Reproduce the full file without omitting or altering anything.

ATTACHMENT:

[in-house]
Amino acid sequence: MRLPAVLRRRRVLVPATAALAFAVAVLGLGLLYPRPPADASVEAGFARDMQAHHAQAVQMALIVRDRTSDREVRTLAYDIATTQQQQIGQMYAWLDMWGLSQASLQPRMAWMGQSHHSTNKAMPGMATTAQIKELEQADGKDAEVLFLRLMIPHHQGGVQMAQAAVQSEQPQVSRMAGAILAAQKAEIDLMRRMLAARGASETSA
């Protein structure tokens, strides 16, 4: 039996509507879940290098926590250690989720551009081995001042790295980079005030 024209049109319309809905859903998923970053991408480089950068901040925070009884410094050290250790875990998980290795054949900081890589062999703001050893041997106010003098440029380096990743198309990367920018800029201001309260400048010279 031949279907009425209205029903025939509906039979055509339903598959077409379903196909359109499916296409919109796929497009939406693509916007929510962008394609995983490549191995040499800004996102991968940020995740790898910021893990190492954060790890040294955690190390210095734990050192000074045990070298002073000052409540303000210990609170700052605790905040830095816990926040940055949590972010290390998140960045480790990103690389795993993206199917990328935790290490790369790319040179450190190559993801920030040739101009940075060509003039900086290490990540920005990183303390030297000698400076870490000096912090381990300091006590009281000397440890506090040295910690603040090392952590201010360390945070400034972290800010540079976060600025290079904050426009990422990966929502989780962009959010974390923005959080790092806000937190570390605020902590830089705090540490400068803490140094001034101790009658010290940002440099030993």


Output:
[in-house]
Amino acid sequence: MRLPAVLRRRRVLVPATAALAFAVAVLGLGLLYPRPPADASVEAGFARDMQAHHAQAVQMALIVRDRTSDREVRTLAYDIATTQQQQIGQMYAWLDMWGLSQASLQPRMAWMGQSHHSTNKAMPGMATTAQIKELEQADGKDAEVLFLRLMIPHHQGGVQMAQAAVQSEQPQVSRMAGAILAAQKAEIDLMRRMLAARGASETSA
């Protein structure tokens, strides 16, 4: 039996509507879940290098926590250690989720551009081995001042790295980079005030 024209049109319309809905859903998923970053991408480089950068901040925070009884410094050290250790875990998980290795054949900081890589062999703001050893041997106010003098440029380096990743198309990367920018800029201001309260400048010279 031949279907009425209205029903025939509906039979055509339903598959077409379903196909359109499916296409919109796929497009939406693509916007929510962008394609995983490549191995040499800004996102991968940020995740790898910021893990190492954060790890040294955690190390210095734990050192000074045990070298002073000052409540303000210990609170700052605790905040830095816990926040940055949590972010290390998140960045480790990103690389795993993206199917990328935790290490790369790319040179450190190559993801920030040739101009940075060509003039900086290490990540920005990183303390030297000698400076870490000096912090381990300091006590009281000397440890506090040295910690603040090392952590201010360390945070400034972290800010540079976060600025290079904050426009990422990966929502989780962009959010974390923005959080790092806000937190570390605020902590830089705090540490400068803490140094001034101790009658010290940002440099030993």